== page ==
How to not be caught in the dark after the next big storm

September 6, 2018 Michelle Renshaw

3 steps utilities can take to ensure their communities are prepared for the next natural disaster

 

As a Florida native, I’ve enjoyed countless summers on the beach, building sandcastles as a kid, sunbathing with friends as a teenager, and chasing after my own kids as an adult. I’ve visited Disney World so many times that I don’t even need a map to get to my favorite rides!

However, living in Florida is not all sunshine and hanging out with Mickey Mouse, we also face hurricane season from June 1 through November 30 every year. We tend to have several years with a few weak storms or no storms at all, but we are always anticipating when the next big storm will come. In recent years the hurricane season has become more and more extreme. As an engineer, I have been on the frontlines trying to find ways to mitigate the potential risks of these storms for my community.

 

 

This increased risk for natural disaster is not limited to Florida. In 2017 alone, the United States was rocked by three major hurricanes: Harvey, Irma, and Maria. The responses and restoration for all three storms was vastly different. Because of extra steps taken by utilities in Florida, specifically Florida Power & Light (FPL), restoring power was a smoother process than in Texas and especially Puerto Rico, where some residents are still without power almost a year later.

The clear difference in response provides lessons that can be applied throughout coastal areas. Below are three steps every utility should proactively be taking to mitigate potential hurricane risks.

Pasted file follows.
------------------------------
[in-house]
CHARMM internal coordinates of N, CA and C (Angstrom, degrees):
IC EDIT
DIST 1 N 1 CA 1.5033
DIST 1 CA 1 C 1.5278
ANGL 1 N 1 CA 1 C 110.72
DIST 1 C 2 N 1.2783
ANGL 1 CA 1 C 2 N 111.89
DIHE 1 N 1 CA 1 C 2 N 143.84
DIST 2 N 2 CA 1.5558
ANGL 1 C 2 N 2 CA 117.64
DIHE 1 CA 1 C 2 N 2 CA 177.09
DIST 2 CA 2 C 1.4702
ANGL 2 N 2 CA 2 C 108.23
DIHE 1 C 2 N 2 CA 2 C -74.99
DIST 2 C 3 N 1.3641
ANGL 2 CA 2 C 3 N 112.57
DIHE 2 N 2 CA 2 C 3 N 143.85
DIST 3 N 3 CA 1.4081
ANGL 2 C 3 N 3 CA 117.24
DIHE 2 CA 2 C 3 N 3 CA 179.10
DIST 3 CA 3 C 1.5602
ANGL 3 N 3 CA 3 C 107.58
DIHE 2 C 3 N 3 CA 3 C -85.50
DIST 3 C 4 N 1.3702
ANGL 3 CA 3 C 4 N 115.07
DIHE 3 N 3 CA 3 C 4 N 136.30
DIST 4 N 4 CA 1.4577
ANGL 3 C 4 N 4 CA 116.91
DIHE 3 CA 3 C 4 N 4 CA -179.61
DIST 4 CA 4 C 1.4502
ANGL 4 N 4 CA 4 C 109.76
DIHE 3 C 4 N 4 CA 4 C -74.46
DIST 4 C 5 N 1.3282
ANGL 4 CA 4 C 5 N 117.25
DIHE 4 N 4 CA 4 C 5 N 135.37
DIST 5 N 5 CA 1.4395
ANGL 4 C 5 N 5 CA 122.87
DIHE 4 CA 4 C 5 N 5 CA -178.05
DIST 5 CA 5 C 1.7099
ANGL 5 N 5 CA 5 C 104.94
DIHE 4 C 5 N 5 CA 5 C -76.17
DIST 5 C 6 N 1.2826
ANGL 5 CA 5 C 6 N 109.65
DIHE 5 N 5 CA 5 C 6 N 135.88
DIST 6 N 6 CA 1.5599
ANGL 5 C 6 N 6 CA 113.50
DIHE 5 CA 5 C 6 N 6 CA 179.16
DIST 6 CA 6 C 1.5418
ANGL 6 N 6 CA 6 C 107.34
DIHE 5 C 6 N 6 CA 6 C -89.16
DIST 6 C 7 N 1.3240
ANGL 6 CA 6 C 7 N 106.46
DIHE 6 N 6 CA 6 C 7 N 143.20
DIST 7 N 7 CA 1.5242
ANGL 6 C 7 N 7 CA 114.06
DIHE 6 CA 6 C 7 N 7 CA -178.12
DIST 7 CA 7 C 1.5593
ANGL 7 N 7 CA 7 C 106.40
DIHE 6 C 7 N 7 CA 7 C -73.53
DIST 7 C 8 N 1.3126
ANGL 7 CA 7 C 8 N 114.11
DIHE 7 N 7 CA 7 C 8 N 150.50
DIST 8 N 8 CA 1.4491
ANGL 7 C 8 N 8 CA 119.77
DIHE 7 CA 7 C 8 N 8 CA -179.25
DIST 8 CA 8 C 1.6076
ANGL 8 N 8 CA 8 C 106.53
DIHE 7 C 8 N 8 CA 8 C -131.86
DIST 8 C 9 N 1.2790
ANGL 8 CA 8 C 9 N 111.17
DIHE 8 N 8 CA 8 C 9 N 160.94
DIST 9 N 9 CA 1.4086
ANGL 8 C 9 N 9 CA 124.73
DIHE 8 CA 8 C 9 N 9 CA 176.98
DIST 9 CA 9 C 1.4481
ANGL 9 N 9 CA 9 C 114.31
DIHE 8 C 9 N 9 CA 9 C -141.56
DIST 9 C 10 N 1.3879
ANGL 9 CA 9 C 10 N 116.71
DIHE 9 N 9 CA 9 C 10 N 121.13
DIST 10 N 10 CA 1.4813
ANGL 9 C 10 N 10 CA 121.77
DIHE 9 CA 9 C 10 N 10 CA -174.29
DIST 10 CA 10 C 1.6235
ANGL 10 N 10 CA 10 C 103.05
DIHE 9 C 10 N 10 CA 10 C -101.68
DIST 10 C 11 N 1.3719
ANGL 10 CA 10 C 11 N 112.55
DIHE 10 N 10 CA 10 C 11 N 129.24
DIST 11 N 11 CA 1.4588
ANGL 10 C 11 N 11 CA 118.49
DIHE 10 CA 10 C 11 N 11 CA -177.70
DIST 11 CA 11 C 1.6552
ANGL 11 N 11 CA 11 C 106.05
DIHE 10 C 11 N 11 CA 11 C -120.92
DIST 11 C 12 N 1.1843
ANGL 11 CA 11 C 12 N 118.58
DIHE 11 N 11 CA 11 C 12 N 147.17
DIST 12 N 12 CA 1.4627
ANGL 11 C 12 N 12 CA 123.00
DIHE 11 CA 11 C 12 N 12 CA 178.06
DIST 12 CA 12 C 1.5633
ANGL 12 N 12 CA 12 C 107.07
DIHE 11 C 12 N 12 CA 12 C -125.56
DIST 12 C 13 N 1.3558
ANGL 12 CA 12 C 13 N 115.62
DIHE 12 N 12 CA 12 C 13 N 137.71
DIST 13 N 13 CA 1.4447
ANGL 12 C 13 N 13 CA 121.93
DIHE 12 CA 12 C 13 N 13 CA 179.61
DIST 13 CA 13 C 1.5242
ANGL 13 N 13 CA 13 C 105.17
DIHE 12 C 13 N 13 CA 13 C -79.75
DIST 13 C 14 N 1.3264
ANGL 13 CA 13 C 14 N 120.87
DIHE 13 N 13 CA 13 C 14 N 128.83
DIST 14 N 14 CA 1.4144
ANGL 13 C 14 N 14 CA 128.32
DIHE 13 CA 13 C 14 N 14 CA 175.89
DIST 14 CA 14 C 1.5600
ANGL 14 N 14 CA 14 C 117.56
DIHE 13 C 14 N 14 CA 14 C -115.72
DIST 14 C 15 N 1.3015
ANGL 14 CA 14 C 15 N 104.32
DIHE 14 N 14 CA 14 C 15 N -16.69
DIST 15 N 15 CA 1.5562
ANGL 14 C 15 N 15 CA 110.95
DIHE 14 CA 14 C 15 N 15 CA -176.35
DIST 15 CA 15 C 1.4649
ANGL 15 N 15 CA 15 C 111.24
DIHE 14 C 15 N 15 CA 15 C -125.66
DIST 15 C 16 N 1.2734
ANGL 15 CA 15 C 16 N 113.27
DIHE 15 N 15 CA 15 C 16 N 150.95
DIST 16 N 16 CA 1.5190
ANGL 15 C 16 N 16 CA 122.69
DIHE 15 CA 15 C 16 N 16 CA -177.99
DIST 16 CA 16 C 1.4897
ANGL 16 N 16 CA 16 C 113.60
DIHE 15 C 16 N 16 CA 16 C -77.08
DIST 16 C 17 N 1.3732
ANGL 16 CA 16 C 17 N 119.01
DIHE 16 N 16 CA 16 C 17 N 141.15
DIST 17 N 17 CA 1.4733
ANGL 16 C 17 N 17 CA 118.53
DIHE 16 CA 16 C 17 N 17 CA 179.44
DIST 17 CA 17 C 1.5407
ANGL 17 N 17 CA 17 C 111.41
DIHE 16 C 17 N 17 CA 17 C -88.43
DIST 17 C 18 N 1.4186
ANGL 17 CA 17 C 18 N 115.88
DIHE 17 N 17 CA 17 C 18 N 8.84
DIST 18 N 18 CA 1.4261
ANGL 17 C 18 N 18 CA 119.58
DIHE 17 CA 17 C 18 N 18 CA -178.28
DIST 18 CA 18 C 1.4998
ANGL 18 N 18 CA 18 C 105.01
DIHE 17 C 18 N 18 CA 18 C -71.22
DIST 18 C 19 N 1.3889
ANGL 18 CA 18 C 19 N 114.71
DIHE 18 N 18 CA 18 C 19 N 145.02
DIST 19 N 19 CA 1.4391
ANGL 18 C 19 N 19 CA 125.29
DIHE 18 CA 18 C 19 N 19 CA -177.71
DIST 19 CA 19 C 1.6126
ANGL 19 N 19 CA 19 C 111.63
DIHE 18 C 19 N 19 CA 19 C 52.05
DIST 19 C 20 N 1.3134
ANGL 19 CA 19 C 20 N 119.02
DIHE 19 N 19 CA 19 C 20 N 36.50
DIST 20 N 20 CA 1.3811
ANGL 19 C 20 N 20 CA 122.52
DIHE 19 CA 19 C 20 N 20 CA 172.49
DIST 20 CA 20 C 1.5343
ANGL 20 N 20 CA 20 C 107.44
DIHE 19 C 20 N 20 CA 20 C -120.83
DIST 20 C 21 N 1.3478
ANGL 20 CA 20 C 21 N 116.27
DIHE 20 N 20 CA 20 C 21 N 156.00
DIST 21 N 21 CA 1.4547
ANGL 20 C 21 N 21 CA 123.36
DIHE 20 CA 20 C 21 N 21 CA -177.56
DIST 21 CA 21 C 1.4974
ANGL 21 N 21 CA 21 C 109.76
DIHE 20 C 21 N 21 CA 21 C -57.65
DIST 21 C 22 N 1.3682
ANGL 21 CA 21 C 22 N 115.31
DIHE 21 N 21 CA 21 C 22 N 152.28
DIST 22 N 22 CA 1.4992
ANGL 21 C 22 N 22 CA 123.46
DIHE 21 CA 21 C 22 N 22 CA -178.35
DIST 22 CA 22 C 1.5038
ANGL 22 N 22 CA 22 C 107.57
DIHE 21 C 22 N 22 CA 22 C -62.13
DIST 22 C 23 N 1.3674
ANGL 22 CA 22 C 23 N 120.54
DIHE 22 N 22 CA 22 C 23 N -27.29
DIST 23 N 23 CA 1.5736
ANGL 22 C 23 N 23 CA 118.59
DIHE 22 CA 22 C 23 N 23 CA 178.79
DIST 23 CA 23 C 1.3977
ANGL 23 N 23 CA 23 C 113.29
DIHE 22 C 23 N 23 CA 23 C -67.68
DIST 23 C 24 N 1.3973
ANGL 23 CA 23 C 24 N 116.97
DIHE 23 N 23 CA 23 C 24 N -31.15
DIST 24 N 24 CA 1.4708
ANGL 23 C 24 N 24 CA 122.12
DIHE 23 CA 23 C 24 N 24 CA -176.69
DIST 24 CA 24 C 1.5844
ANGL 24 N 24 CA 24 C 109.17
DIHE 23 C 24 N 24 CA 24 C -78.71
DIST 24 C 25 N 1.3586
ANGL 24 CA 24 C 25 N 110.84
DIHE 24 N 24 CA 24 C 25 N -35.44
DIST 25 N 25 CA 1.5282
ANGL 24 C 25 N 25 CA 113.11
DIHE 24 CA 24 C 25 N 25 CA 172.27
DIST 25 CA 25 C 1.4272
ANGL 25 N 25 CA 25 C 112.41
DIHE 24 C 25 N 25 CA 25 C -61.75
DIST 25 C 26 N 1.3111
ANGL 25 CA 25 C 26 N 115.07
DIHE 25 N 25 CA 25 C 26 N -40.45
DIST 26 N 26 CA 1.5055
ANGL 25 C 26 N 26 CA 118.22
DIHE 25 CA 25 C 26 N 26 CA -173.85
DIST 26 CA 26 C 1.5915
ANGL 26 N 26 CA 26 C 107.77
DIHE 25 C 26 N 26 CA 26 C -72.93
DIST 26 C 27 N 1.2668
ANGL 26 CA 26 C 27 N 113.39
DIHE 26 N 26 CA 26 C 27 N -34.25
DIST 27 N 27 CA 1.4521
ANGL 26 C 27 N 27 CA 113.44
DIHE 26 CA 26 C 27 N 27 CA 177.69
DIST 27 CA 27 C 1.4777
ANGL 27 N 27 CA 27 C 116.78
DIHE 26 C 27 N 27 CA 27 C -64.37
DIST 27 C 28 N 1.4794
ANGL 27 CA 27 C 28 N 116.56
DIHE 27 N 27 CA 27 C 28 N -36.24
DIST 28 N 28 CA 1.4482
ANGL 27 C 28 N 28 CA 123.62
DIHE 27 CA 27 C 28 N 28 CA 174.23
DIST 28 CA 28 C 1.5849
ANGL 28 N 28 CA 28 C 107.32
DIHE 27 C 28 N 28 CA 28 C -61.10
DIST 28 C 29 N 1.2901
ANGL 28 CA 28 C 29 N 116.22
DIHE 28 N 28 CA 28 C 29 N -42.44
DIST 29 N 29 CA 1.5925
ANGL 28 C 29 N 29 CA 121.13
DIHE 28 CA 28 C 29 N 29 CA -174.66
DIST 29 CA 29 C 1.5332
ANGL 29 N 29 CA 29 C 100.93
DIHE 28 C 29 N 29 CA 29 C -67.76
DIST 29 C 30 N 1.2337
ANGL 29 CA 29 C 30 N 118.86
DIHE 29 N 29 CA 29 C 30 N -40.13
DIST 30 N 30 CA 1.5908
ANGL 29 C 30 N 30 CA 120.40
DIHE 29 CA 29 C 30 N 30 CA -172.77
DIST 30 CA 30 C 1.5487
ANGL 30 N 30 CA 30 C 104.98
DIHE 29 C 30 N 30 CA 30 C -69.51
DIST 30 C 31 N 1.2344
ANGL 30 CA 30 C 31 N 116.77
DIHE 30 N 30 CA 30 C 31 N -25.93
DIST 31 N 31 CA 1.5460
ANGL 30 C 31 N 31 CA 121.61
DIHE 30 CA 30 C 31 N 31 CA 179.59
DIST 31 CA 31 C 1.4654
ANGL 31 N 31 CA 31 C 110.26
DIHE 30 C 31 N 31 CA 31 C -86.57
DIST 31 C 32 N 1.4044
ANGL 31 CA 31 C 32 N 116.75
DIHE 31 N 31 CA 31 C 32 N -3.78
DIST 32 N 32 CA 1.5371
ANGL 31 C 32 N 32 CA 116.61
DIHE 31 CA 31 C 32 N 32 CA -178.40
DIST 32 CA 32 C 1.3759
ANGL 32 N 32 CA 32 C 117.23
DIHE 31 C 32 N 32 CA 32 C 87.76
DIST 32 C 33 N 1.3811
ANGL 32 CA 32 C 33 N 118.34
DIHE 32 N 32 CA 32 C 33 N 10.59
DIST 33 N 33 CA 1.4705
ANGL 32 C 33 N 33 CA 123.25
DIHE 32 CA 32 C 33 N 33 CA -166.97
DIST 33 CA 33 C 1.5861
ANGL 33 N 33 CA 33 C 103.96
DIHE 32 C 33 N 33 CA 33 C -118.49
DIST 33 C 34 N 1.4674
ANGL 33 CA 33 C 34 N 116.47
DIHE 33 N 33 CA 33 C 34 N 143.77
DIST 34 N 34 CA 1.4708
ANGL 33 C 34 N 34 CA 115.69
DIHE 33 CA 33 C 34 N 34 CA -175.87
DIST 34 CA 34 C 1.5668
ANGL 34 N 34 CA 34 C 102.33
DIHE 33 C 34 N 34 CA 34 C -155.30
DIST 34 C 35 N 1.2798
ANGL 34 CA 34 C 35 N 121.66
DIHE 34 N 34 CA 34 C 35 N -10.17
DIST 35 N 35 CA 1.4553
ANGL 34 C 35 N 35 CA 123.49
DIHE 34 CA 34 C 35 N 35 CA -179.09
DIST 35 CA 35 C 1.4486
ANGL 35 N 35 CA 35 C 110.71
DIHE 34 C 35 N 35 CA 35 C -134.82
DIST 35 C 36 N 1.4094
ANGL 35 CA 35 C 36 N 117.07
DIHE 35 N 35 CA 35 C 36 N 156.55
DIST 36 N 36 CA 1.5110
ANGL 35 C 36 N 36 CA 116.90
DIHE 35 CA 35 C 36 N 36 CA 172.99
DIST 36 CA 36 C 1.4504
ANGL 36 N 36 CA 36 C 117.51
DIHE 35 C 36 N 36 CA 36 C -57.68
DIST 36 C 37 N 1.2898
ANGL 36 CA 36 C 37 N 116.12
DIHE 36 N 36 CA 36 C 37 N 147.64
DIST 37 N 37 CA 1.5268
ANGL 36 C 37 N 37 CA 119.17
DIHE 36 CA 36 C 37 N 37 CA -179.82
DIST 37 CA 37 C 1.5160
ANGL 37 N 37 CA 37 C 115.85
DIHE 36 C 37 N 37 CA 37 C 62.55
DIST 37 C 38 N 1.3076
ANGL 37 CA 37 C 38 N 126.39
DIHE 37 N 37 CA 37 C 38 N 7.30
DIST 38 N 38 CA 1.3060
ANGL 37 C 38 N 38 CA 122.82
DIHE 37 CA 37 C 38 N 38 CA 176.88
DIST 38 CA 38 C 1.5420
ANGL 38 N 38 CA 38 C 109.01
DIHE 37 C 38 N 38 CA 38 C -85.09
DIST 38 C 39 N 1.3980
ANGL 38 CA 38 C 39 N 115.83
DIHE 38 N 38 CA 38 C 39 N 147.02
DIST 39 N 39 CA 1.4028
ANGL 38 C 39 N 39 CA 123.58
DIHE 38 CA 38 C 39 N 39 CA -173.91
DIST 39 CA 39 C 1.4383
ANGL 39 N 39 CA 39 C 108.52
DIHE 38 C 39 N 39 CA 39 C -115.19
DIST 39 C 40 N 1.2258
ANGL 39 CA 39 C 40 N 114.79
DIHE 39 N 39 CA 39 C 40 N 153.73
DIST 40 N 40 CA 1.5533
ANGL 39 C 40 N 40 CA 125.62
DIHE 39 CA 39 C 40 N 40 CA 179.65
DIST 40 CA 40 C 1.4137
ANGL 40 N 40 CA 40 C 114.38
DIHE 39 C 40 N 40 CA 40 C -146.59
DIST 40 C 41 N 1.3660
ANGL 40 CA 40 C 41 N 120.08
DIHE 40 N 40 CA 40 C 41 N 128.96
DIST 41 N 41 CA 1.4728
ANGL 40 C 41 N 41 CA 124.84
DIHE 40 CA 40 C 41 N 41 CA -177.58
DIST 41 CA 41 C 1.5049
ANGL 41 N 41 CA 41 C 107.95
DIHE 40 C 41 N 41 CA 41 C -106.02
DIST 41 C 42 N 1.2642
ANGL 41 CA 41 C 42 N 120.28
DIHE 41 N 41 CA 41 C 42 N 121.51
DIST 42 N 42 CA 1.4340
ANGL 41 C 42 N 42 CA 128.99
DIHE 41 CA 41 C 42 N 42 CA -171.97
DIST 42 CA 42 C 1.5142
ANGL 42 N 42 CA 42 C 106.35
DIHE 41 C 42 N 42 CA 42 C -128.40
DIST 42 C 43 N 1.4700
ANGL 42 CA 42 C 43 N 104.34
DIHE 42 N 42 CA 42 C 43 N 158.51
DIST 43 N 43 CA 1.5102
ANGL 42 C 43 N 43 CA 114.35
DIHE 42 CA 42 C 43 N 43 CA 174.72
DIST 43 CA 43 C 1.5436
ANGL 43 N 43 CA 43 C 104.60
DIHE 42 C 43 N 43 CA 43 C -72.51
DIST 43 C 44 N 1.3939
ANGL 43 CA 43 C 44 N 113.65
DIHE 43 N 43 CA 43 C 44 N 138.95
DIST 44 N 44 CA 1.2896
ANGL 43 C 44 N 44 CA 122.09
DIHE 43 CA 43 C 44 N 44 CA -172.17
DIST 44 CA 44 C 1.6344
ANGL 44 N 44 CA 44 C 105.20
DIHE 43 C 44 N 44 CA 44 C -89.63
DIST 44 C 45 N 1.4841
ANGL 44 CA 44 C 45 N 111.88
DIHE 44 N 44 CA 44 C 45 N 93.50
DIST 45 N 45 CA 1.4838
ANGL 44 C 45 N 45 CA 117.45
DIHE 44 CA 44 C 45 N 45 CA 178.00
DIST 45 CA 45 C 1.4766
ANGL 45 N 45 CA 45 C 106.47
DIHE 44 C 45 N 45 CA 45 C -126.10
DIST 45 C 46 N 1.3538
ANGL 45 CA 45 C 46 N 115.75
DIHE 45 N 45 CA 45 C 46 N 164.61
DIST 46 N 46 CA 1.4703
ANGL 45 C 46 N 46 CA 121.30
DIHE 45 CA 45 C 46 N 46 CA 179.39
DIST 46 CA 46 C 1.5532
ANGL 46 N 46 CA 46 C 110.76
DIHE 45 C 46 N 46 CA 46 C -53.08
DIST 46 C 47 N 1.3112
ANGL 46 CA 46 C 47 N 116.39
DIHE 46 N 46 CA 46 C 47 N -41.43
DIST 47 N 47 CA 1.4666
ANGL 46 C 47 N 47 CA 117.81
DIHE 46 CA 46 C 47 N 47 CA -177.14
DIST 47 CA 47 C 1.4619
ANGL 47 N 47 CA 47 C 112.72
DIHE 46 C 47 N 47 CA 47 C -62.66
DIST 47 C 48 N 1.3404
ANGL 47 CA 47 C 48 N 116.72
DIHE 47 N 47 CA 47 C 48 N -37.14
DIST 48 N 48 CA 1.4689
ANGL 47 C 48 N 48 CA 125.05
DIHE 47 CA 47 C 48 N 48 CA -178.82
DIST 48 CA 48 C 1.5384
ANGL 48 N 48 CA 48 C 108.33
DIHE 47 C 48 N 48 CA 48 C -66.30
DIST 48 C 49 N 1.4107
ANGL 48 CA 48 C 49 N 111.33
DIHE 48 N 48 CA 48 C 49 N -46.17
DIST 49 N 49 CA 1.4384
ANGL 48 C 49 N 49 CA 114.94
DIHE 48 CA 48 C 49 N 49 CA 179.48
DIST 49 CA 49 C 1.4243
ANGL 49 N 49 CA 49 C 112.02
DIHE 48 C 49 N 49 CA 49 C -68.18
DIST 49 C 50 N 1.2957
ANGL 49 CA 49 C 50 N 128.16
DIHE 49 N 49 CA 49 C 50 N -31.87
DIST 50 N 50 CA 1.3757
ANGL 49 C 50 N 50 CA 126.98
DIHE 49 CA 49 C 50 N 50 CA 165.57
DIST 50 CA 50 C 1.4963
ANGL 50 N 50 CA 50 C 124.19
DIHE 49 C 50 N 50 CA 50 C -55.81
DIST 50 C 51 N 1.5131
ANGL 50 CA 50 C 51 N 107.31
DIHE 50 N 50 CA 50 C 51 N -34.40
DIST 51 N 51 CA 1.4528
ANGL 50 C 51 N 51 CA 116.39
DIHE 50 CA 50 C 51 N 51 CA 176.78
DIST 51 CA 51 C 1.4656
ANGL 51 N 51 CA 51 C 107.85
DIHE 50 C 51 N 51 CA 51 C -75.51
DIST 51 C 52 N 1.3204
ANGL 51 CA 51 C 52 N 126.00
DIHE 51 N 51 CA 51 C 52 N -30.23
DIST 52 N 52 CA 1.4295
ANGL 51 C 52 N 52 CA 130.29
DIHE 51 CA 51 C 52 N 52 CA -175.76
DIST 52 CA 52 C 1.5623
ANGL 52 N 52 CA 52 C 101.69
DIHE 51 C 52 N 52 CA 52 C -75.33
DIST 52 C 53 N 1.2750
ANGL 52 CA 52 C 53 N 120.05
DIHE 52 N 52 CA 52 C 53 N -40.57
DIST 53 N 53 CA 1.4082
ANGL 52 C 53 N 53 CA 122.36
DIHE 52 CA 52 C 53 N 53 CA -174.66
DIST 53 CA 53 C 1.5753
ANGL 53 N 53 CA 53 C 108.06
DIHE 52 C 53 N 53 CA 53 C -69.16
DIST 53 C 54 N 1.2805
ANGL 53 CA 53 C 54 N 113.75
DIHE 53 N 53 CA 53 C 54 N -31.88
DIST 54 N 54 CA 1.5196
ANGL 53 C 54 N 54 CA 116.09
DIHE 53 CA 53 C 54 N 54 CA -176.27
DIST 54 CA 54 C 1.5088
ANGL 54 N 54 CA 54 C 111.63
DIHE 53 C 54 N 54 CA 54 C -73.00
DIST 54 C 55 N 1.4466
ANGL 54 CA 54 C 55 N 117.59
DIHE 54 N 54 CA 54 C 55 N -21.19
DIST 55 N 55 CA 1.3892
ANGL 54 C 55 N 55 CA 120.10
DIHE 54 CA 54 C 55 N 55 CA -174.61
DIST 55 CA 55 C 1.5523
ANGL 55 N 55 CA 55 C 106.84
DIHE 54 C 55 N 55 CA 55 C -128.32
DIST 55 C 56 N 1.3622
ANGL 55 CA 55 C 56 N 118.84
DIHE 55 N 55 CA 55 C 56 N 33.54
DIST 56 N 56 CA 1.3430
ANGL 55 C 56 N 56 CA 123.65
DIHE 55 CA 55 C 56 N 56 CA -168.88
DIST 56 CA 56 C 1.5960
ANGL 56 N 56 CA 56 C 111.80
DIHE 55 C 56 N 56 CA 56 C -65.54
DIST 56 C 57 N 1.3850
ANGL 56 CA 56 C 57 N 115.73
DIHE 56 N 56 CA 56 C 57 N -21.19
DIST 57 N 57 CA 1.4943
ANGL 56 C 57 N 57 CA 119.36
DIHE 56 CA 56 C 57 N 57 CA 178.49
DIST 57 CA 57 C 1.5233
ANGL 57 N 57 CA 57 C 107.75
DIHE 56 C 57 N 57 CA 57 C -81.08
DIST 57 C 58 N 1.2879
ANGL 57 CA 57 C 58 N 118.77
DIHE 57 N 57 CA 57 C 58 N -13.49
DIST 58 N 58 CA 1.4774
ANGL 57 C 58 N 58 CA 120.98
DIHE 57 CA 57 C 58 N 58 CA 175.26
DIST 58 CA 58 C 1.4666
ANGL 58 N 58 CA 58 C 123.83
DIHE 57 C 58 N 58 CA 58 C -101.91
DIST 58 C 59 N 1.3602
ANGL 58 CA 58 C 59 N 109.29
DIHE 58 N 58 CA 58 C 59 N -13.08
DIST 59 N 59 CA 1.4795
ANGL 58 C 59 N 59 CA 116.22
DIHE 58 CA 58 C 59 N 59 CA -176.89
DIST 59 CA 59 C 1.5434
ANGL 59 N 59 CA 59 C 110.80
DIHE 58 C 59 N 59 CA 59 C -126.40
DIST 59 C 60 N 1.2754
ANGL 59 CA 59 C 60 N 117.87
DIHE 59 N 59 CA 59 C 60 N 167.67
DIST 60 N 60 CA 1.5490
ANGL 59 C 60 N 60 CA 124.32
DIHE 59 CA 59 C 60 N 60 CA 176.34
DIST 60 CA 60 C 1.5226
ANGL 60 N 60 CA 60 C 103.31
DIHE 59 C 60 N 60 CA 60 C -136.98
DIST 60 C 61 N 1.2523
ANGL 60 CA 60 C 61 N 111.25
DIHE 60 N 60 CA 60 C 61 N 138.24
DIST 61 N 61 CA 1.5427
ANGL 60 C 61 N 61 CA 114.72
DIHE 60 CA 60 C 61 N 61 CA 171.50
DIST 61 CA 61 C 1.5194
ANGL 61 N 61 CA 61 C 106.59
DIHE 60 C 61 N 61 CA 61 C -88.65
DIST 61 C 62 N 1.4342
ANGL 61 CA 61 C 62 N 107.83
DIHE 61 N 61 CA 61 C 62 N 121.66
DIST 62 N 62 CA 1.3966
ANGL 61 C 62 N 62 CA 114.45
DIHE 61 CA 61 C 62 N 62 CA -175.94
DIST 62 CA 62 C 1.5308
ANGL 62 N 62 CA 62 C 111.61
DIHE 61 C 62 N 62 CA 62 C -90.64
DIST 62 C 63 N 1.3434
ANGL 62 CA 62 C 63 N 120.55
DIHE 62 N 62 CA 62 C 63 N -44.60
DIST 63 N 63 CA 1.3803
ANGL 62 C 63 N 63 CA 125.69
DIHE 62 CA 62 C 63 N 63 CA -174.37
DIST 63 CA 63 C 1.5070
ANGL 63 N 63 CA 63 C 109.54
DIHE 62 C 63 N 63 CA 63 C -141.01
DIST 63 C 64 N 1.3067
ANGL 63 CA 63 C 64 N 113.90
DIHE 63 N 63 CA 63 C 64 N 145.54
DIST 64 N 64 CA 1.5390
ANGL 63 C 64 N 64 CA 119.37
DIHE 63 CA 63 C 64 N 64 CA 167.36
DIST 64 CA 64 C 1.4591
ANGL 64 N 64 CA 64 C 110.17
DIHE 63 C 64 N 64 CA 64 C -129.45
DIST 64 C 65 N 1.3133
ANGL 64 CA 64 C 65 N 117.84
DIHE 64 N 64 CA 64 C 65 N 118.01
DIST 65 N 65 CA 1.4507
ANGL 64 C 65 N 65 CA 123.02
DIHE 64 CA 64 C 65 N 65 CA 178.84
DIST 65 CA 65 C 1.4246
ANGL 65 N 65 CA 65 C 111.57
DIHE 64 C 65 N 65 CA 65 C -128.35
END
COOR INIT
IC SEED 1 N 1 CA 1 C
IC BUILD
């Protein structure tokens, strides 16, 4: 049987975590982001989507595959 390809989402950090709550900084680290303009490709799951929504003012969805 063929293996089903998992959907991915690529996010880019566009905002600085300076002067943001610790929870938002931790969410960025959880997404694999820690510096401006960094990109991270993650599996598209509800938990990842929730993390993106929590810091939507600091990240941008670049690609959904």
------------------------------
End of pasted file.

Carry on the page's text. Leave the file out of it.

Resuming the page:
1. Preparing the existing infrastructure

The current infrastructure in many coastal communities simply will not cut it any longer. Utilities must take proactive measures to ensure their equipment is ready to meet the more severe weather, ranging from high speed winds to extreme flooding.  

In the power industry we call this “hardening” of equipment. Hardening efforts include upgrading old, wooden poles to concrete poles. This effort made a huge difference in the number of poles that were damaged in the 2004 storms (Charley, Francis, Ivan, and Jeanne) versus the 2017 storms. We are now installing poles that can withstand 145+ winds.

We are also converting poor performing feeders from overhead to underground and installing “smart” devices such as automatic feeder switches to allow remote access for switching. This equipment enables utilities to remotely isolate an outage allowing crews to restore power more easily.

Another important hardening technique is upgrading conductors for more reliable service. These efforts drastically reduced the number of outages after Irma compared to weaker hurricanes that struck Florida in the mid-2000s.

 

2. Developing an action plan

Natural disasters have become a reality in the coastal regions. Most local governments provide constant communication before, during, and after a storm through outlets like news stations and social media. Additionally, state and federal governments might declare a state of emergency prior to landfall to make sure every resource is available to keep communities safe.